2000 McDonald Road, Suite 200 | South Elgin, IL 60177

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Ariano Hardy Ritt Nyuli Richmond Lytle & Goettel P.C.


Kane County Lawyers for Estate Planning and Wealth Protection

kane county estate planning lawyer

Estate Planning Attorneys for Wills, Trusts, Probate, and Guardianships in Elgin IL

The legal team at Ariano Hardy Ritt Nyuli Richmond Lytle & Goettel, P.C. (AHR) has been creating comprehensive estate plans for clients for over three decades. Our lawyers help you plan and document the allocation of your assets, based on your wishes when you pass away. It is important to formulate written plans that clearly indicate your intentions, which may consist of wills, trusts, designation of life insurance beneficiaries, powers of attorney, and more. This ensures your intentions are realized and limits potential disputes among heirs, preserves assets, and prevents unnecessary taxation. We can assist you with any number of estate planning documents in order to help protect your loved ones and prepare for the future.

Wills and Trusts

A will is a document defining how a person's assets will be allocated after death and is governed by Illinois law. Individuals must be 18 years old and mentally competent to create a will, which must be completed in writing and signed in the presence of two witnesses. A will designates the beneficiaries of assets and names an executor to manage the process of identifying heirs and legatees, paying legitimate debts distributing assets to the person(s) indicated in your last will and testament. After death, a will is brought to the court to confirm validity prior to carrying out the provisions listed.

A trust is an agreement that designates an individual to act as a "trustee." Trustees manage your property and assets on behalf of a beneficiary if you become incapacitated or die, and also avoid the need for probate. Trusts made while alive are "living trusts," and those contained within a will are "testamentary trusts." Trustees may be individuals or firms entering the trust. Their names are placed on said property and assets.

Trust Administration

Creating and administering trusts may involve some of the following duties:

  • Working with beneficiaries to explain the trust settlement process
  • Asset inventory and appraisal
  • Collecting and paying debts
  • Preparing and filing all needed taxes returns including income tax and estate tax returns
  • Sales of property
  • Collection and distribution of life insurance benefits
  • Preparing an annual accounting for all trust financial transactions to circulate to beneficiaries as required by Illinois law
  • Handling any possible IRS audit
  • Preparing a plan of division for assets held in trust
  • Interpreting the provisions of the trust
  • Distributing all assets as directed by the declaration of trust

Special Needs Trusts

Trusts benefiting disabled individuals are "special needs trusts." Disabled individuals cannot legally have their own trusts. Rather than having the disabled individual as the named beneficiary, a trustee is designated to manage the assets within the trust. Ordinarily, disabled individuals qualify for benefits such as SSI and Medicaid. These benefit programs are designed for those with minimal financial resources; therefore, an inheritance directly bequeathed could jeopardize their eligibility and disrupt the longstanding services they receive.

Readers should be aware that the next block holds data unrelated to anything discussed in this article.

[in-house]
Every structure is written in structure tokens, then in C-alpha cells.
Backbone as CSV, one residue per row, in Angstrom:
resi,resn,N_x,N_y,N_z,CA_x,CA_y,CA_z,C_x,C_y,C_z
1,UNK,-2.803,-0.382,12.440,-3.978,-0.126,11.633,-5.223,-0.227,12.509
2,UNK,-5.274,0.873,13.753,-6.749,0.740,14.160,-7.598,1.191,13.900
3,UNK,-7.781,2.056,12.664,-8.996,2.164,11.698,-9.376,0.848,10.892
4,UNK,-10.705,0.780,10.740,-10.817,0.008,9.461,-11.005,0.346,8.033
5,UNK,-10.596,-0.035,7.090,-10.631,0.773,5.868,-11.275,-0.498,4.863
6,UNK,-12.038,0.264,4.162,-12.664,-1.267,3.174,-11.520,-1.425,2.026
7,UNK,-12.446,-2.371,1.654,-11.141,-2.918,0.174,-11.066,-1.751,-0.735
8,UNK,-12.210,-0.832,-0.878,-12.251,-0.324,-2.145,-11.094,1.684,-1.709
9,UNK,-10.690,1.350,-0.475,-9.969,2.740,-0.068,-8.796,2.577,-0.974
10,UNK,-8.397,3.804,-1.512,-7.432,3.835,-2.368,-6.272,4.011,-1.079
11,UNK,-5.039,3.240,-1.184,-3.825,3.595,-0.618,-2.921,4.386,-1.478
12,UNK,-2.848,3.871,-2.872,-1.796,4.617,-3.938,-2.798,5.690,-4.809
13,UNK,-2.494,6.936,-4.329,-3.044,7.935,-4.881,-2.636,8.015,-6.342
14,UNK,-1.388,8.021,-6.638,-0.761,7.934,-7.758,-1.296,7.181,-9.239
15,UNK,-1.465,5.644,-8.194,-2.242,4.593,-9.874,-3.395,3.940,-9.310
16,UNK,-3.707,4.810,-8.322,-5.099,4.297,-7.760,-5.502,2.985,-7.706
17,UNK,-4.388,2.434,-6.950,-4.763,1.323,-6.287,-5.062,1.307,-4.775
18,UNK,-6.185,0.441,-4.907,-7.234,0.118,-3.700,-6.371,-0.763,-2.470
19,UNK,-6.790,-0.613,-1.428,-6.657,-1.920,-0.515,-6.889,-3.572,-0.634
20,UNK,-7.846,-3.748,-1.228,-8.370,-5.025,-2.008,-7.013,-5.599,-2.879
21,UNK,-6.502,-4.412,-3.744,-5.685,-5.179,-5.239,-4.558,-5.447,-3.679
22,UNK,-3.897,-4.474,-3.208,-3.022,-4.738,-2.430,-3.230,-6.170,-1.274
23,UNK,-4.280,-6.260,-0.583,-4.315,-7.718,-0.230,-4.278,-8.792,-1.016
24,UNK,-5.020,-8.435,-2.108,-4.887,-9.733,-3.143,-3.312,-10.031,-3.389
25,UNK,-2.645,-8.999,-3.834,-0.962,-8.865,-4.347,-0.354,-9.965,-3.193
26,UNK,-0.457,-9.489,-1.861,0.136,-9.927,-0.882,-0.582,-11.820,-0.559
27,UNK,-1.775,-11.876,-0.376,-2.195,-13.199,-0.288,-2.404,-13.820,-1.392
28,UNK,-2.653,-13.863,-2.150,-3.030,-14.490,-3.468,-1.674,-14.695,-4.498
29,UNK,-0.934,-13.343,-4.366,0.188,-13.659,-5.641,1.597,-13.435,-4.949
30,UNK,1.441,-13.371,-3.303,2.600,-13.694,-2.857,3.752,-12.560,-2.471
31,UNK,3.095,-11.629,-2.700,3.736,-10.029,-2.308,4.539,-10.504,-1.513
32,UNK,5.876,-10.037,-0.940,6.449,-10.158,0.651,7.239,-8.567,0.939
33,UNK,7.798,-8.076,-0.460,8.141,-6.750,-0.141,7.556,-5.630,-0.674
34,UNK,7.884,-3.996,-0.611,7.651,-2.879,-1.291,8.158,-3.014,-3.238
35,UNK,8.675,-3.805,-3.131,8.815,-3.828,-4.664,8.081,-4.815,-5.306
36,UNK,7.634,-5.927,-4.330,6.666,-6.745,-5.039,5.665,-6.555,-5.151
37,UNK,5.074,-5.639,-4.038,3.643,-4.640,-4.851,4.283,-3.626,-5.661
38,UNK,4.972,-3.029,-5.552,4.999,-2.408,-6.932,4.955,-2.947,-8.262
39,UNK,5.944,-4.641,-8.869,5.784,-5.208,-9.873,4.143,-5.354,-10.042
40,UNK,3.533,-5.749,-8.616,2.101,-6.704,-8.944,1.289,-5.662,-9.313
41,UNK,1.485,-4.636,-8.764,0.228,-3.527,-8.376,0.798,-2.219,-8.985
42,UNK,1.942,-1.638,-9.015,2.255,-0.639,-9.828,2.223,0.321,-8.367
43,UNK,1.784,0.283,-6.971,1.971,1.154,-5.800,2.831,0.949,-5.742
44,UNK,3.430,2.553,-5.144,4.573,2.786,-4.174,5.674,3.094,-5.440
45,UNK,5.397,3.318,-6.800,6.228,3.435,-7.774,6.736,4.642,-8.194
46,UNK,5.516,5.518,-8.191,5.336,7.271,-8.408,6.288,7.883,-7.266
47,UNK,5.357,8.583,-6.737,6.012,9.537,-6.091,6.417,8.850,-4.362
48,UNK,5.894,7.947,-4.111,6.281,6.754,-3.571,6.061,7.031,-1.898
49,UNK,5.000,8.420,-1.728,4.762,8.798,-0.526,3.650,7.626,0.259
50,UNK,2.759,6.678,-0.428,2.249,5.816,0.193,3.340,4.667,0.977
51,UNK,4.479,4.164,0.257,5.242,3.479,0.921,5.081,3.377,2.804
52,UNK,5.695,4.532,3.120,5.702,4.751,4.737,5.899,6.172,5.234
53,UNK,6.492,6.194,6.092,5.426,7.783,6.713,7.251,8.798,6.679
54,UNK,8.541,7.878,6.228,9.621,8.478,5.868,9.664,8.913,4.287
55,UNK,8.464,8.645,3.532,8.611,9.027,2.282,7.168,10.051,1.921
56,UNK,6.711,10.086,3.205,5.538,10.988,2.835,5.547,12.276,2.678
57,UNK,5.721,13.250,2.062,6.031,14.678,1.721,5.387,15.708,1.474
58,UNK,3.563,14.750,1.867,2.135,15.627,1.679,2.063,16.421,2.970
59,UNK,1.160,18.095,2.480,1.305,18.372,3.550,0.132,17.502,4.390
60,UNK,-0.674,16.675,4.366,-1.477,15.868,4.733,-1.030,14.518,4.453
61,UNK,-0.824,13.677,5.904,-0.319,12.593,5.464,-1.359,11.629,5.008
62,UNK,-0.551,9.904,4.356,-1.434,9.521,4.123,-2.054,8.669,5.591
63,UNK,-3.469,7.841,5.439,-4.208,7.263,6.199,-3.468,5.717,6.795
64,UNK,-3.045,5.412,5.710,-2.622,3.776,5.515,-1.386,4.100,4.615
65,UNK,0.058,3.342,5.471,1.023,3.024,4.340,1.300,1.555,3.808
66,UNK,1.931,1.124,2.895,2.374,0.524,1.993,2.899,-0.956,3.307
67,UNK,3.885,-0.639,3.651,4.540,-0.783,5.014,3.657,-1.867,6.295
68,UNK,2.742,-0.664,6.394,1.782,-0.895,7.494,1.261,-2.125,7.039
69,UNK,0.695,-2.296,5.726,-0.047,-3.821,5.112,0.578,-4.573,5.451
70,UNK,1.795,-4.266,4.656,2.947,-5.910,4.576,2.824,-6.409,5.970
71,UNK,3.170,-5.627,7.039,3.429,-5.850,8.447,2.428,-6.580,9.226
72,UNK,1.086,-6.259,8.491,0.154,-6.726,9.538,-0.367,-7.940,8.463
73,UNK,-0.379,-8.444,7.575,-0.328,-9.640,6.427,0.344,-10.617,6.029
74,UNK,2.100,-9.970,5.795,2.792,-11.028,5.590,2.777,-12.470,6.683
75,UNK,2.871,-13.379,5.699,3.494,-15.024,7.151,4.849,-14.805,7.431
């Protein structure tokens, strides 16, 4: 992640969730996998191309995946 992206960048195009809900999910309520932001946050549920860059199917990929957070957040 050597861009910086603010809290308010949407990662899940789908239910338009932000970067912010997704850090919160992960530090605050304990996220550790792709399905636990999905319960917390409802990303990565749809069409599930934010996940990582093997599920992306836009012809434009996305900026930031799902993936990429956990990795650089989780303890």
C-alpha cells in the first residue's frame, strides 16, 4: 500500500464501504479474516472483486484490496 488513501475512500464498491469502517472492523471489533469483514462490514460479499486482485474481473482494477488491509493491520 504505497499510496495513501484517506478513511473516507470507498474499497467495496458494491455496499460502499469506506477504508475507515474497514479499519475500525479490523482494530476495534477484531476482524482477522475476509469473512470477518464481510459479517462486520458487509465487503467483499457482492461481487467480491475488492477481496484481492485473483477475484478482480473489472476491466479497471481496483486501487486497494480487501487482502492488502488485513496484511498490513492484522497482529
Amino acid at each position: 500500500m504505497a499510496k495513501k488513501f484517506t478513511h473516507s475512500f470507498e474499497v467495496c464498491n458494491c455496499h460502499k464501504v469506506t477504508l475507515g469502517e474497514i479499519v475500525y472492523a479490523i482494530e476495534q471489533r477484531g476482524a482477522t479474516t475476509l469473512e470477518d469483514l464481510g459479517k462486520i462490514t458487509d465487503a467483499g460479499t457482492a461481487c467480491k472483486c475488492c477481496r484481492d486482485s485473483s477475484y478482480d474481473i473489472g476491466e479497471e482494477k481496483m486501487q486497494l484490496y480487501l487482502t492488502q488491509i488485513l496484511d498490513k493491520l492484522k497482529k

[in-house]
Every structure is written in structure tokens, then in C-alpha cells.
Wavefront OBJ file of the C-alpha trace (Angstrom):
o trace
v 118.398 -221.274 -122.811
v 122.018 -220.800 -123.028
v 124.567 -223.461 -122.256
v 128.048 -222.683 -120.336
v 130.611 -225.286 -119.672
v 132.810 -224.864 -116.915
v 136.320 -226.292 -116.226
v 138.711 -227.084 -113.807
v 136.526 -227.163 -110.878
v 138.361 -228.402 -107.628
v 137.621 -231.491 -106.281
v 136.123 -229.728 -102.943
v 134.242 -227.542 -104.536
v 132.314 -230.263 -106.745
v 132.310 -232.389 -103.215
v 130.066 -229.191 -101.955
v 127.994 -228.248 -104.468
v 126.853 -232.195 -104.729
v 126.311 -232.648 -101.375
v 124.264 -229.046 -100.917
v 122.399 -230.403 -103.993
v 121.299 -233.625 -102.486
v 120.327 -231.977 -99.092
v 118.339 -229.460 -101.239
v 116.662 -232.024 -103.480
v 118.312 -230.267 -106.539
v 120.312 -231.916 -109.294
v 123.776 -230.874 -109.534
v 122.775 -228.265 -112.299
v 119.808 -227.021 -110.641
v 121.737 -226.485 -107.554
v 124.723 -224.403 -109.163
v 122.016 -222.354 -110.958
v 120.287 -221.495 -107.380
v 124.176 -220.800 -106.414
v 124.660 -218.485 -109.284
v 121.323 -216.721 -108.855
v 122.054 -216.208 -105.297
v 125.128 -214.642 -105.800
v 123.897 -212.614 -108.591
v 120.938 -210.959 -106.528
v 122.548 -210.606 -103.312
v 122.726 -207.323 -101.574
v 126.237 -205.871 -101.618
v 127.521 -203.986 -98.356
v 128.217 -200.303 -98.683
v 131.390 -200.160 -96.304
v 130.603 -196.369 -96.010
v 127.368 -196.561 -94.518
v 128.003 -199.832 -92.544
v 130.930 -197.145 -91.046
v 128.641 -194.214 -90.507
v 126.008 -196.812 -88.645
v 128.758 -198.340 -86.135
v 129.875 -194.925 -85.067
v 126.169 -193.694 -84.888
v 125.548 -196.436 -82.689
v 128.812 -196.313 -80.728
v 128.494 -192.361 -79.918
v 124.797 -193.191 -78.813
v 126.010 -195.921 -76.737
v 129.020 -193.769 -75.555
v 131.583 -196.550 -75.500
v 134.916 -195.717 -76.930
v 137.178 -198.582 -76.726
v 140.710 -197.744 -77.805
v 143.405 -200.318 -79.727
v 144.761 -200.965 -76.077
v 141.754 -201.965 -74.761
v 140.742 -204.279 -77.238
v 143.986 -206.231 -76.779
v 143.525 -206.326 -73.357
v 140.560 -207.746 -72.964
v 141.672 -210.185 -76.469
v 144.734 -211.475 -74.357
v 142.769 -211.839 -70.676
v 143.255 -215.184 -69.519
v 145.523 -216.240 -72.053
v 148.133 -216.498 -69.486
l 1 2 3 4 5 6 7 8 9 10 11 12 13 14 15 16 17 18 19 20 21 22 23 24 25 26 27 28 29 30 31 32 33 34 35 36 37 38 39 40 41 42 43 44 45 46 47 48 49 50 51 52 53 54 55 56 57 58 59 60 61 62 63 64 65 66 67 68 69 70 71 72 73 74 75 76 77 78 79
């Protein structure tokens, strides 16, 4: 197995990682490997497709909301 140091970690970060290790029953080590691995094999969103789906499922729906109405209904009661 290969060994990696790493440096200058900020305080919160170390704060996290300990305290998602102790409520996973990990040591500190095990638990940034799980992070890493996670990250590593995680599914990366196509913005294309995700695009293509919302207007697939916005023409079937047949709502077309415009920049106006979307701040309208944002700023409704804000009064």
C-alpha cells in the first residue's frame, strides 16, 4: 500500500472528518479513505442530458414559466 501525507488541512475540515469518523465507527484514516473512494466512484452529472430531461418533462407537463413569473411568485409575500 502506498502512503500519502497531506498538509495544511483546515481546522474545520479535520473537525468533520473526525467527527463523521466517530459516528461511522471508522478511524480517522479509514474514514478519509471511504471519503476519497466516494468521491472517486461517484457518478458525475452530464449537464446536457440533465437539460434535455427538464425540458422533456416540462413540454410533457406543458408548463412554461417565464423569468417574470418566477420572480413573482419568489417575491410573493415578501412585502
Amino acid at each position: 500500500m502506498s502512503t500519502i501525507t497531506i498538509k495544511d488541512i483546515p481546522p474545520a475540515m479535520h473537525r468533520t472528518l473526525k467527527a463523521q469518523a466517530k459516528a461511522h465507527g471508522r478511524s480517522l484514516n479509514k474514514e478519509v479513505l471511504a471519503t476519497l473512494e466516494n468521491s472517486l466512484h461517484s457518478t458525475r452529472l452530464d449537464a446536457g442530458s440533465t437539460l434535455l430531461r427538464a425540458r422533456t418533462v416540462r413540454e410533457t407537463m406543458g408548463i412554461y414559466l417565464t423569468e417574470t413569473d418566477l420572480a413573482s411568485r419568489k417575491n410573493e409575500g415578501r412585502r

Generally, when someone who has a last will and testament or does not have a last will and testament dies, the assets and property proceed through probate. This is the process of transferring the decedent's property which is overseen by the court. Individuals who die with a last will and testament are said to have died "testate," while dying without a last will and testament is referred to as dying "intestate." A personal representative is responsible for managing this process. If a will exists, this person is known as the executor; however, if no named executor exists, the court appoints an administrator.


If a minor's parents or guardians abruptly die or became unable to care for them, courts may execute the guardianship process. Guardianships may also be needed if an adult becomes disabled or incapacitated. The court-appointed guardian acts on behalf of the minor or disabled adult ("ward"); this is done according to court directives and with the ward's best interests in mind.

Asset Protection

Both the federal and state governments have laws pertaining to estate and gift taxes. Currently, the federal government applies an estate tax to those estates which exceed a $5.49 million threshold. In Illinois, this threshold is $4.0 million. Oftentimes, these rules are referred to as "death taxes." Gift taxes apply when a person gives someone a gift which exceeds $14,000 in a year (referred to as the "annual gift tax exclusion amount").

However, asset protection is not limited to only protection from estate taxes. Our attorneys routinely provide asset protection components within estate plans, that after death, protect inheritances to your children and loved ones from creditors or questionable sons-in-law or daughter-in-law.

The attorneys at AHR have been advising clients on income, gift, and estate tax-related matters for over 35 years. There are various legal strategies that we can employ to protect and preserve assets as part of an overall comprehensive estate plan. For a free consultation, contact our office at 847-695-2400.

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